believes in Me...shall never die.’ In Jesus Christ, who was crucified and laid in the
tomb and then rose again, ‘our hope of resurrection dawned...the bright promise
of immortality’ (”Roman Missal”, Preface of Christian Death, I), on the way to
which man, through the death of the body, shares with the whole of visible crea-
tion the necessity to which matter is subject” (Bl. John Paul II, “Redemptor Ho-
minis”, 18).

*********************************************************************************************
Source: “The Navarre Bible: Text and Commentaries”. Biblical text from the
Revised Standard Version and New Vulgate. Commentaries by members of
the Faculty of Theology, University of Navarre, Spain.

Published by Four Courts Press, Kill Lane, Blackrock, Co. Dublin, Ireland, and
by Scepter Publishers in the United States.


4 posted on 07/30/2016 6:14:34 PM PDT by Salvation ("With God all things are possible." Matthew 19:26)
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To: All
Scripture readings from the Jerusalem Bible by Darton, Longman & Todd

Readings at Mass

Liturgical Colour: White.


First reading Jeremiah 26:1-9 ©
At the beginning of the reign of Jehoiakim son of Josiah, king of Judah, this word was addressed to Jeremiah by the Lord, ‘The Lord says this: Stand in the court of the Temple of the Lord. To all the people of the towns of Judah who come to worship in the Temple of the Lord you must speak all the words I have commanded you to tell them; do not omit one syllable. Perhaps they will listen and each turn from his evil way: if so, I shall relent and not bring the disaster on them which I intended for their misdeeds. Say to them, “The Lord says this: If you will not listen to me by following my Law which I put before you, by paying attention to the words of my servants the prophets whom I send so persistently to you, without your ever listening to them, I will treat this Temple as I treated Shiloh, and make this city a curse for all the nations of the earth.”’
  The priests and prophets and all the people heard Jeremiah say these words in the Temple of the Lord. When Jeremiah had finished saying everything that the Lord had ordered him to say to all the people, the priests and prophets seized hold of him and said, ‘You shall die! Why have you made this prophecy in the name of the Lord, “This Temple will be like Shiloh, and this city will be desolate, and uninhabited”?’ And the people were all crowding round Jeremiah in the Temple of the Lord.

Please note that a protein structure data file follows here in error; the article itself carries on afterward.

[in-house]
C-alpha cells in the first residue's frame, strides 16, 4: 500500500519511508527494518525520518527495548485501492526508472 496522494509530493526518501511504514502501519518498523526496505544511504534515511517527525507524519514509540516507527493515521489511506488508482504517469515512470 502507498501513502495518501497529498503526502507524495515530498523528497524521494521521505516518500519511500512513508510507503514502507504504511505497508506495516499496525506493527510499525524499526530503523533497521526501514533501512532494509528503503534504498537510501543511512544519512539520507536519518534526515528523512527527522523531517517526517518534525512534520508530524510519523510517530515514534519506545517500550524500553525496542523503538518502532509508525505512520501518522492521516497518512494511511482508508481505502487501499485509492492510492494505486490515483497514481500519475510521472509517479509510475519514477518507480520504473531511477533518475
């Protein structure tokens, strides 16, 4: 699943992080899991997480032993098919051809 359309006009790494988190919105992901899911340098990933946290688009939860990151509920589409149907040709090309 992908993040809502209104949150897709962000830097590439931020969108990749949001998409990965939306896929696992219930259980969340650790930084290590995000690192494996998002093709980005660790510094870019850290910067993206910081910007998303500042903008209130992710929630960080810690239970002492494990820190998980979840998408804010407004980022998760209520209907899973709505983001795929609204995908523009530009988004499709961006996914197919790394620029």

Responsorial Psalm
Psalm 68:5,8-10,14 ©
In your great love, answer me, O God.
More numerous than the hairs on my head
  are those who hate me without cause.
Those who attack me with lies
  are too much for my strength.
How can I restore
  what I have never stolen?
In your great love, answer me, O God.
It is for you that I suffer taunts,
  that shame covers my face,
that I have become a stranger to my brothers,
  an alien to my own mother’s sons.
I burn with zeal for your house
  and taunts against you fall on me.
In your great love, answer me, O God.
This is my prayer to you,
  my prayer for your favour.
In your great love, answer me, O God,
  with your help that never fails.
In your great love, answer me, O God.

Gospel Acclamation cf.1Th2:13
Alleluia, alleluia!
Accept God’s message for what it really is:
God’s message, and not some human thinking.
Alleluia!
Or 1P1:25
Alleluia, alleluia!
The word of the Lord remains for ever:
What is this word?
It is the Good News that has been brought to you.
Alleluia!
EITHER:
Gospel John 11:19-27 ©
Many Jews had come to Martha and Mary to sympathise with them over their brother. When Martha heard that Jesus had come she went to meet him. Mary remained sitting in the house. Martha said to Jesus, ‘If you had been here, my brother would not have died, but I know that, even now, whatever you ask of God, he will grant you.’ ‘Your brother’ said Jesus to her ‘will rise again.’ Martha said, ‘I know he will rise again at the resurrection on the last day.’ Jesus said:
‘I am the resurrection and the life.
If anyone believes in me, even though he dies he will live,
and whoever lives and believes in me will never die.
Do you believe this?’
‘Yes, Lord,’ she said ‘I believe that you are the Christ, the Son of God, the one who was to come into this world.’
OR:
Alternative Gospel Luke 10:38-42 ©
Jesus came to a village, and a woman named Martha welcomed him into her house. She had a sister called Mary, who sat down at the Lord’s feet and listened to him speaking. Now Martha who was distracted with all the serving said, ‘Lord, do you not care that my sister is leaving me to do the serving all by myself? Please tell her to help me.’ But the Lord answered: ‘Martha, Martha,’ he said ‘you worry and fret about so many things, and yet few are needed, indeed only one. It is Mary who has chosen the better part; it is not to be taken from her.’

5 posted on 07/30/2016 6:17:39 PM PDT by Salvation ("With God all things are possible." Matthew 19:26)